Liberty and collectivism are not merely competing political systems; at a deeper level, they are rival theologies. Each has its own depiction of God and, with it, differing assessments of human dignity.
Sir Roger Scruton’s new book, On Human Nature, notes that modern fascism and socialism begin with the premise that mankind is captive, either to its biology or its social circumstances. My review of the book dwelled upon the first, and the racially discriminatory societies that biological determinism produces. But the second is no less misleading.
True, Marxism rooted itself in a misguided reading of science. Its adherents regularly touted the system of “scientific socialism” and its inevitable triumph. Marx and Engels believed the evolutionary process contained an economic component that forecast the arc of every society. Moreover, they fought against any supernatural interpretation of the process.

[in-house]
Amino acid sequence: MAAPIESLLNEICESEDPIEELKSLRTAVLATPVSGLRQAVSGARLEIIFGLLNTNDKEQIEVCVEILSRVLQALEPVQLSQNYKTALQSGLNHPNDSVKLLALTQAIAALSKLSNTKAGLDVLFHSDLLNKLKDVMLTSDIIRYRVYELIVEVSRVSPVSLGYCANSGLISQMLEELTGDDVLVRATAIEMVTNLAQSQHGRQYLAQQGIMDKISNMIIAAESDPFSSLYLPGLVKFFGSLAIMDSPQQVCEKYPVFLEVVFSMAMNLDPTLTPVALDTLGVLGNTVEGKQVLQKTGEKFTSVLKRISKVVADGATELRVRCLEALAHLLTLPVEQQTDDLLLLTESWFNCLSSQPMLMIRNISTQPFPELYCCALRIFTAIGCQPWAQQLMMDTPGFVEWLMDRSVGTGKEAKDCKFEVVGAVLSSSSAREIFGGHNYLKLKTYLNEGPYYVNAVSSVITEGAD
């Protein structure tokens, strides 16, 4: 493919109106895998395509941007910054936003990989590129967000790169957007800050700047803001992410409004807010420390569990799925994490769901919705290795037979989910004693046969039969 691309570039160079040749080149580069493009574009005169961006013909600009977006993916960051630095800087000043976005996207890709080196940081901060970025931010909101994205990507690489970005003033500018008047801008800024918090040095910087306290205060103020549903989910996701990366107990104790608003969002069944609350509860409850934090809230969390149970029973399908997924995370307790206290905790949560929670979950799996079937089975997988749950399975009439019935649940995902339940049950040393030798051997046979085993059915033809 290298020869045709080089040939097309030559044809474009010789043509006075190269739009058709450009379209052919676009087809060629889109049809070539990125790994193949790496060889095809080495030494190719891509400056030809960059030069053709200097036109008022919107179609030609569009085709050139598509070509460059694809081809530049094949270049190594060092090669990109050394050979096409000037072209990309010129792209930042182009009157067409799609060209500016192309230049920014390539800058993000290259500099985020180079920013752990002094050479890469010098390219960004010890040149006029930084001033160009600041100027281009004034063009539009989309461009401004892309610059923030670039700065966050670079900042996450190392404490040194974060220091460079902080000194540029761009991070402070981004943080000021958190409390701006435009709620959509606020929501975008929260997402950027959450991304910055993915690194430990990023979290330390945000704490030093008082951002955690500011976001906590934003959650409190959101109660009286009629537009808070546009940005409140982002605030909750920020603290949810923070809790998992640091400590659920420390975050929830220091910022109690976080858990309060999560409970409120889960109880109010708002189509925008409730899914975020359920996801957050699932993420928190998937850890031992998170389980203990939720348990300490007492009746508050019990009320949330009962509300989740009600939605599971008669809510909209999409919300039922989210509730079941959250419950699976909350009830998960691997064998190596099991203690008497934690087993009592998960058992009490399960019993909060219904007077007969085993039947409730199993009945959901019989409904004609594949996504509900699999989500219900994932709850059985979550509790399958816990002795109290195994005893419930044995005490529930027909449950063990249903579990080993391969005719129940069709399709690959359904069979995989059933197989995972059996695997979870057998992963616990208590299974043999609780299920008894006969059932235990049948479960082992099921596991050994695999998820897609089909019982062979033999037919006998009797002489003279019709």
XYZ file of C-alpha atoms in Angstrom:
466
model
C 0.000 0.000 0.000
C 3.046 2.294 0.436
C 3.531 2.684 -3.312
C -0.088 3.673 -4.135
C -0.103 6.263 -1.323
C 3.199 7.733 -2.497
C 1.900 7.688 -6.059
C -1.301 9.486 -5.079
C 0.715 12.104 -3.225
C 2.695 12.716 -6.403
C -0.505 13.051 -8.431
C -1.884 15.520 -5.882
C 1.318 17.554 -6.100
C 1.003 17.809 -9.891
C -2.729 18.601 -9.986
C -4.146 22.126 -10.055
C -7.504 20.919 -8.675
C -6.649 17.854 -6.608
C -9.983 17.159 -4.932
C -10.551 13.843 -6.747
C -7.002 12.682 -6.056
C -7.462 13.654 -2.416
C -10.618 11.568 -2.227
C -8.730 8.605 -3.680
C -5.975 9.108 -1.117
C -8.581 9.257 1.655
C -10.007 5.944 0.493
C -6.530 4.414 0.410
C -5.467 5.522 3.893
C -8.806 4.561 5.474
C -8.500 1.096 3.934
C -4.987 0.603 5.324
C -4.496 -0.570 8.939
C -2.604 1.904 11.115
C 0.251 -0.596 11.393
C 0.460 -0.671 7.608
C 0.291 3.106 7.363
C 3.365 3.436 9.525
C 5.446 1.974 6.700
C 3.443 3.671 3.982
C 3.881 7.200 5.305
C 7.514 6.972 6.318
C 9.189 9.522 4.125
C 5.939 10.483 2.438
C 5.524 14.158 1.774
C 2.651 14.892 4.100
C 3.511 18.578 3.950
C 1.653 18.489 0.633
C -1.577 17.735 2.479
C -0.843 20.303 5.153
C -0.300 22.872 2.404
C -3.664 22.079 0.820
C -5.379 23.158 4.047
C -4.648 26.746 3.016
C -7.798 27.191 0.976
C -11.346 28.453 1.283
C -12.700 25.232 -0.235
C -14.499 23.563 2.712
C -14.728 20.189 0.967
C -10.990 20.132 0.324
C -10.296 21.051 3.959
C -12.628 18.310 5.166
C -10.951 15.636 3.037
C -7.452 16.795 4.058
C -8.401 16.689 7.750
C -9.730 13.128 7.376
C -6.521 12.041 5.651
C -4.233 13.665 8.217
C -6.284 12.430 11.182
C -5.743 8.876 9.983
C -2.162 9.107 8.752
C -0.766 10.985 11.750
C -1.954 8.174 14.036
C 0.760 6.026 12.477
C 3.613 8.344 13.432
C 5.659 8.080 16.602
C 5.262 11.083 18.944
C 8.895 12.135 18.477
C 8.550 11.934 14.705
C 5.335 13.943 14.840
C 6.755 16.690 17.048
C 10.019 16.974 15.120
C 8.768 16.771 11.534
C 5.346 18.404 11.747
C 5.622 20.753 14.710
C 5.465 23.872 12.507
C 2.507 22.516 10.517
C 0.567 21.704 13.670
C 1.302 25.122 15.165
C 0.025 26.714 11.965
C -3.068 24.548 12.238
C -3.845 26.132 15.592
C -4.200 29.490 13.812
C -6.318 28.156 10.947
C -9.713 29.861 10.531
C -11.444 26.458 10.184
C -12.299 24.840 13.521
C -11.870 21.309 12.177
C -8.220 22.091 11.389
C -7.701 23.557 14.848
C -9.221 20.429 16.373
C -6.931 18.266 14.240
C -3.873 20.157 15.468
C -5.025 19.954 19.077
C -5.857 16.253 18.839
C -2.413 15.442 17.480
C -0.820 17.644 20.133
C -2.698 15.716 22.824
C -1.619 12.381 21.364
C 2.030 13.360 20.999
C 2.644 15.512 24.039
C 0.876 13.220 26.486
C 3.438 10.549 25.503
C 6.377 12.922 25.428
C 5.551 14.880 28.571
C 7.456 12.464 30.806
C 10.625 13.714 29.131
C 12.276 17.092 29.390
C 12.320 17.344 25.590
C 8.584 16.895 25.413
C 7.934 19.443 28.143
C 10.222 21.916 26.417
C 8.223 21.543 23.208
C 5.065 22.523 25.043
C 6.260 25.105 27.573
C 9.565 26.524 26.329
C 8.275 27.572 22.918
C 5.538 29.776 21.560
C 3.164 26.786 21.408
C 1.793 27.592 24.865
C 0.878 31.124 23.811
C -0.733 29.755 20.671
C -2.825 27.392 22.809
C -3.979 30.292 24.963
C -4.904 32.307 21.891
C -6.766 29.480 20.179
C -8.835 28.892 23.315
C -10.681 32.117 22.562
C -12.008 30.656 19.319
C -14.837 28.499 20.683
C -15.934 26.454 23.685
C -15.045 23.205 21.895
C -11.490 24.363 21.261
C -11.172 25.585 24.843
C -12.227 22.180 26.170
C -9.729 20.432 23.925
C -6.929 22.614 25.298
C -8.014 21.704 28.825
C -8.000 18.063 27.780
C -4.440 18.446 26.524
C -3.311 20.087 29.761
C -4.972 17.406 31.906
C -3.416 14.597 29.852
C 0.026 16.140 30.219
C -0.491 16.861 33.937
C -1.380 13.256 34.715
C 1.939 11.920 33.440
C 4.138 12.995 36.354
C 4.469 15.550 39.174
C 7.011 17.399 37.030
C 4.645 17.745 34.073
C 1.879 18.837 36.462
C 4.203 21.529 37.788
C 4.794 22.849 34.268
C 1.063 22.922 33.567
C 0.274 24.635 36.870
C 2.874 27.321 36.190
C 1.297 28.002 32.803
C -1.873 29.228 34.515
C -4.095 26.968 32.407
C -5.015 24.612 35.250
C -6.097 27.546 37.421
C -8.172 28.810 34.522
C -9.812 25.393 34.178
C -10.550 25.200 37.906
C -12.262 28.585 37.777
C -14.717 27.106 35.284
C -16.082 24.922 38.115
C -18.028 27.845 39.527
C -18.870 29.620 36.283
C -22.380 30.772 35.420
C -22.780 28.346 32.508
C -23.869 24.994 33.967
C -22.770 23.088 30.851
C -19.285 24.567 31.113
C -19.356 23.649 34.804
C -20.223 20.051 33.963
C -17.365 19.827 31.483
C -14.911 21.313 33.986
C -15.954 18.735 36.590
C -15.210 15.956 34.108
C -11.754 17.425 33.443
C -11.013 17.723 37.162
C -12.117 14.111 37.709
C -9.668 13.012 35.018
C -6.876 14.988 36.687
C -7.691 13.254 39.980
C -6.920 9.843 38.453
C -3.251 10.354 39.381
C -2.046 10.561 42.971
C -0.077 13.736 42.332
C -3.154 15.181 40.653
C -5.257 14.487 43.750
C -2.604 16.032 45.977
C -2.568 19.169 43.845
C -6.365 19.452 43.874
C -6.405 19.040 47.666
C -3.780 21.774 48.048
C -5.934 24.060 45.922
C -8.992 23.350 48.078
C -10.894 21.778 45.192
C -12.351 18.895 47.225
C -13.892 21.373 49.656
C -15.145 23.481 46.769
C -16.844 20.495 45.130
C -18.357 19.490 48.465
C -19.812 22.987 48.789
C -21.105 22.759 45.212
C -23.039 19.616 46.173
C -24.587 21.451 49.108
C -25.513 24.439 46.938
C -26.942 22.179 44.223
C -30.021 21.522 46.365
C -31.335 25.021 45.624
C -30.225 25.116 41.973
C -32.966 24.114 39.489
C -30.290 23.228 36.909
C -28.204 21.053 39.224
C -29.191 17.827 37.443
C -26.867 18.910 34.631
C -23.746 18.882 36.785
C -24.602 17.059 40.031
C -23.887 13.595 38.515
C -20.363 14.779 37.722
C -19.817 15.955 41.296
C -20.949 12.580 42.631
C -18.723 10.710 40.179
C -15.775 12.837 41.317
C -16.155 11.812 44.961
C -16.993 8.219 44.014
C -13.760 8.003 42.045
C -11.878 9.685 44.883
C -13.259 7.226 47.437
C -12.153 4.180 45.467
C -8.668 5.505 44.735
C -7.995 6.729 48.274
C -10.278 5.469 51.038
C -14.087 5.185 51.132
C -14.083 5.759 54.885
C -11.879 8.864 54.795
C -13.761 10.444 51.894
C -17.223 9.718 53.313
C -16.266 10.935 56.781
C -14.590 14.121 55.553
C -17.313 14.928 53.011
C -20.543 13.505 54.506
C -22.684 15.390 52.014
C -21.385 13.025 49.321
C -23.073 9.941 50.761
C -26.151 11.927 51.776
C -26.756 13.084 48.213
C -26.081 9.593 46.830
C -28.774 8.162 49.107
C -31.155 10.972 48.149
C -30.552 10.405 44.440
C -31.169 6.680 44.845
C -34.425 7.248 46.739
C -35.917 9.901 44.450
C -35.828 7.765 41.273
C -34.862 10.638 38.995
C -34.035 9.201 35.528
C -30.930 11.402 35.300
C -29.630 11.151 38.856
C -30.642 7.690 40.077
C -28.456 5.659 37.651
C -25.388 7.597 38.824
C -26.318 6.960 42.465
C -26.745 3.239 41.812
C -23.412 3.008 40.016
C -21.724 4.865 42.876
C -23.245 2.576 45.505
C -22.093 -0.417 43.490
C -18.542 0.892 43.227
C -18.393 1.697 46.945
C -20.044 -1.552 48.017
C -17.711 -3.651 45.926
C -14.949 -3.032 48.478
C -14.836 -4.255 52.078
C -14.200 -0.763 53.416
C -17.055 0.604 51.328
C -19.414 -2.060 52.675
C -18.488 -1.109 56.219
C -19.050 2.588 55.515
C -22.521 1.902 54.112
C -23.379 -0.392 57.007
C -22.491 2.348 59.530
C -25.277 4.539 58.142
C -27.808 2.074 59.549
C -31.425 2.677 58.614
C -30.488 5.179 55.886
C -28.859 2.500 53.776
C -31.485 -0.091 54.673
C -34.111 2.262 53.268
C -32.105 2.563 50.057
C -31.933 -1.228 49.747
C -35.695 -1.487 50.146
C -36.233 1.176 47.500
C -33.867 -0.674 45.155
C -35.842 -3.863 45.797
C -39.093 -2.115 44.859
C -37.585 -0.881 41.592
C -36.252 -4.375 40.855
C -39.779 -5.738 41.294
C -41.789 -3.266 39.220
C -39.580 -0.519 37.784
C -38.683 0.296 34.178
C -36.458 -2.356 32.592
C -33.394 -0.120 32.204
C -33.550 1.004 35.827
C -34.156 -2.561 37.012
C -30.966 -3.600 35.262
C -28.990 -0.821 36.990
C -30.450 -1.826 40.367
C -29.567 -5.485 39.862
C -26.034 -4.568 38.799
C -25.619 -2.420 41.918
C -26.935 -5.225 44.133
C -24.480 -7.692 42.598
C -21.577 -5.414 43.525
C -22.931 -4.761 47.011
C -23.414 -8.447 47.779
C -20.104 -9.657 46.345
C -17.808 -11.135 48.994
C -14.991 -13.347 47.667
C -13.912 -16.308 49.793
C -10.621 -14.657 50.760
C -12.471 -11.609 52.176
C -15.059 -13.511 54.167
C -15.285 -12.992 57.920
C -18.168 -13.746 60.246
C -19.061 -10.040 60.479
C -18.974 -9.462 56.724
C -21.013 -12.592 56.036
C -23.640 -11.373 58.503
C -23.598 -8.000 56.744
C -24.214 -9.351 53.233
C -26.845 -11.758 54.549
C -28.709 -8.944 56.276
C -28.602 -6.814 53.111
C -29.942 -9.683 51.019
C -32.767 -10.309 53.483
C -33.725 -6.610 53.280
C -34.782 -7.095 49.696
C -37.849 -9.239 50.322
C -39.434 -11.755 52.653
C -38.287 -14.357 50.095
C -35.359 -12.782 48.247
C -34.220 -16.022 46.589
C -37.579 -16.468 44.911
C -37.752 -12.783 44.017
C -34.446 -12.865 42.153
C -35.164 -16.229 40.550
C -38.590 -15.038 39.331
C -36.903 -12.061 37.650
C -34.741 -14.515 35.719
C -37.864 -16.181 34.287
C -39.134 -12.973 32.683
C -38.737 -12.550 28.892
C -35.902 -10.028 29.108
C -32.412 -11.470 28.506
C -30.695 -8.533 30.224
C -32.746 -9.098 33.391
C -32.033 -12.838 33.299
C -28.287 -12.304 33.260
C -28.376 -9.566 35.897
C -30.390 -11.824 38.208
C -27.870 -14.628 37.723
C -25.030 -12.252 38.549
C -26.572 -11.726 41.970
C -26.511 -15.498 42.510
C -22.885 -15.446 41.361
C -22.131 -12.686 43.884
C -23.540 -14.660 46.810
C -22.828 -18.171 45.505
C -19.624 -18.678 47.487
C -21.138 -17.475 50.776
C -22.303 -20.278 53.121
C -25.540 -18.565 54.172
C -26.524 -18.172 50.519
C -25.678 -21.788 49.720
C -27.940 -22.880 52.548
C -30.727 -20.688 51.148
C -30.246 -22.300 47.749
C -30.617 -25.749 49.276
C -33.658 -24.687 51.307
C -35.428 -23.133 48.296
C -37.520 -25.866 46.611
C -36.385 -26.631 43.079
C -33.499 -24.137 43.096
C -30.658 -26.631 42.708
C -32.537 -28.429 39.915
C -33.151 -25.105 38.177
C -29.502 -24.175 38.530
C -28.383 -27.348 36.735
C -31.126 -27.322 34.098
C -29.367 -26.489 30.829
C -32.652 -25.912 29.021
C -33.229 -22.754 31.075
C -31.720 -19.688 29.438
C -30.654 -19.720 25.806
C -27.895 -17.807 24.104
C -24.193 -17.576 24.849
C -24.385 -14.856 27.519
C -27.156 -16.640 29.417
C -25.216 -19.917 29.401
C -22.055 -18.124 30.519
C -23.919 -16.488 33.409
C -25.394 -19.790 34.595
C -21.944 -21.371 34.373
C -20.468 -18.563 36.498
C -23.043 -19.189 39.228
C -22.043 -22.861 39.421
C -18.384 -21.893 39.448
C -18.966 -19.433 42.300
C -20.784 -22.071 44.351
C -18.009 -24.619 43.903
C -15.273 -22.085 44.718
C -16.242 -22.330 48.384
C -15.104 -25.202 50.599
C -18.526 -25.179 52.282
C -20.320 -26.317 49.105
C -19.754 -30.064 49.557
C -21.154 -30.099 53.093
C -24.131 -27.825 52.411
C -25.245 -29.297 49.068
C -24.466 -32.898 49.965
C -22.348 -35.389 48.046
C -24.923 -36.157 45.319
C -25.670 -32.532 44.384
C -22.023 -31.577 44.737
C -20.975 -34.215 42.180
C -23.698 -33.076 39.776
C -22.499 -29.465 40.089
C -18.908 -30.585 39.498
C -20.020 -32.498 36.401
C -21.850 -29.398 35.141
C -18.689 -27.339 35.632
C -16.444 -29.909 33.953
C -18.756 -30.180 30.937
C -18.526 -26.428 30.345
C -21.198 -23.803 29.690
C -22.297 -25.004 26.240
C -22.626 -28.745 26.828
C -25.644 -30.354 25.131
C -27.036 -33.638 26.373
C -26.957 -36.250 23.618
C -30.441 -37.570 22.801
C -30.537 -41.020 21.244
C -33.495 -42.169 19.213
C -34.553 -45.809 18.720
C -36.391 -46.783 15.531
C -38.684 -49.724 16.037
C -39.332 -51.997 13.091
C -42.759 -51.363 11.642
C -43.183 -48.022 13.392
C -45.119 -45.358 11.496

However, socialism’s most alluring message promotes the morality of helping the least fortunate, decrying inequality, and appealing to spiritually based beliefs in fairness and compassion. Such a message captivated generations of those who believed in the Social Gospel, or who replaced religion with statist ideology altogether.
“Marxism is not a product of scientific observation: it is theological,” Janet Daley, a columnist for the London Telegraph, writes in the April issue of Daniel Hannan’s new publication, The Conservative. “Once you accept the premises, it realigns your perception of the human condition.” (Scruton himself has an article on Communism’s destruction of community, which he calls “the true origin of Communist enslavement,” in the same issue.)
Casual adherents of the Social Gospel would be shocked when socialism unveiled its true theology, though they should not have been. Marx’s rival in the First International, Mikhail Bakunin, wrote that into the midst of the Garden of Eden “steps in Satan,…